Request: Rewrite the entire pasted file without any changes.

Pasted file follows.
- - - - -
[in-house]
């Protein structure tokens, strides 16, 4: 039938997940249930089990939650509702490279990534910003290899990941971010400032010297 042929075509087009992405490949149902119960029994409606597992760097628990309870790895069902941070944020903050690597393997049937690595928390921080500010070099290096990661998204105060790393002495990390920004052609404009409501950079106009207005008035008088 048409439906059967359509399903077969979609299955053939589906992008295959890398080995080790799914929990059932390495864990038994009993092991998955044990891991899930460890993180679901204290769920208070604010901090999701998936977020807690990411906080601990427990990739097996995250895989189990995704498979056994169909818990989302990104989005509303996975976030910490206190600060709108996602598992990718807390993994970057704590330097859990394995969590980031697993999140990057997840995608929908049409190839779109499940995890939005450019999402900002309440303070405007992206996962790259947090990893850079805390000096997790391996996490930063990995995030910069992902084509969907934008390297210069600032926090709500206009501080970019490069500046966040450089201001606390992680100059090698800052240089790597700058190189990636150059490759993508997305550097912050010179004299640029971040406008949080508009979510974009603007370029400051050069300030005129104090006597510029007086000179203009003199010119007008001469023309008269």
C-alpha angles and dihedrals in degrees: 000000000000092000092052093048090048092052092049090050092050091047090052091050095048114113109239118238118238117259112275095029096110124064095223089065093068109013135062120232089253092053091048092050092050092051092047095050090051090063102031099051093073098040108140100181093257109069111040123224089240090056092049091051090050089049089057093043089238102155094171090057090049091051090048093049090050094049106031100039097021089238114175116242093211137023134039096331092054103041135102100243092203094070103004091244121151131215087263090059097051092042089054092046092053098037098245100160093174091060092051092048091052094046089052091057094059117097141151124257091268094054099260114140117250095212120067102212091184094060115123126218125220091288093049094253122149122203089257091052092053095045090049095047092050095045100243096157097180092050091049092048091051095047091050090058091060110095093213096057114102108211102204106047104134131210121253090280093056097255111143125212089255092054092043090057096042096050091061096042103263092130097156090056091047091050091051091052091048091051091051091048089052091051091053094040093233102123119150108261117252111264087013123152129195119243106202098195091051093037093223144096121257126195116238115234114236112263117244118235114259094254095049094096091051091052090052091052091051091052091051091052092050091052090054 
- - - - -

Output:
[in-house]
């Protein structure tokens, strides 16, 4: 039938997940249930089990939650509702490279990534910003290899990941971010400032010297 042929075509087009992405490949149902119960029994409606597992760097628990309870790895069902941070944020903050690597393997049937690595928390921080500010070099290096990661998204105060790393002495990390920004052609404009409501950079106009207005008035008088 048409439906059967359509399903077969979609299955053939589906992008295959890398080995080790799914929990059932390495864990038994009993092991998955044990891991899930460890993180679901204290769920208070604010901090999701998936977020807690990411906080601990427990990739097996995250895989189990995704498979056994169909818990989302990104989005509303996975976030910490206190600060709108996602598992990718807390993994970057704590330097859990394995969590980031697993999140990057997840995608929908049409190839779109499940995890939005450019999402900002309440303070405007992206996962790259947090990893850079805390000096997790391996996490930063990995995030910069992902084509969907934008390297210069600032926090709500206009501080970019490069500046966040450089201001606390992680100059090698800052240089790597700058190189990636150059490759993508997305550097912050010179004299640029971040406008949080508009979510974009603007370029400051050069300030005129104090006597510029007086000179203009003199010119007008001469023309008269």
C-alpha angles and dihedrals in degrees: 000000000000092000092052093048090048092052092049090050092050091047090052091050095048114113109239118238118238117259112275095029096110124064095223089065093068109013135062120232089253092053091048092050092050092051092047095050090051090063102031099051093073098040108140100181093257109069111040123224089240090056092049091051090050089049089057093043089238102155094171090057090049091051090048093049090050094049106031100039097021089238114175116242093211137023134039096331092054103041135102100243092203094070103004091244121151131215087263090059097051092042089054092046092053098037098245100160093174091060092051092048091052094046089052091057094059117097141151124257091268094054099260114140117250095212120067102212091184094060115123126218125220091288093049094253122149122203089257091052092053095045090049095047092050095045100243096157097180092050091049092048091051095047091050090058091060110095093213096057114102108211102204106047104134131210121253090280093056097255111143125212089255092054092043090057096042096050091061096042103263092130097156090056091047091050091051091052091048091051091051091048089052091051091053094040093233102123119150108261117252111264087013123152129195119243106202098195091051093037093223144096121257126195116238115234114236112263117244118235114259094254095049094096091051091052090052091052091051091052091051091052092050091052090054 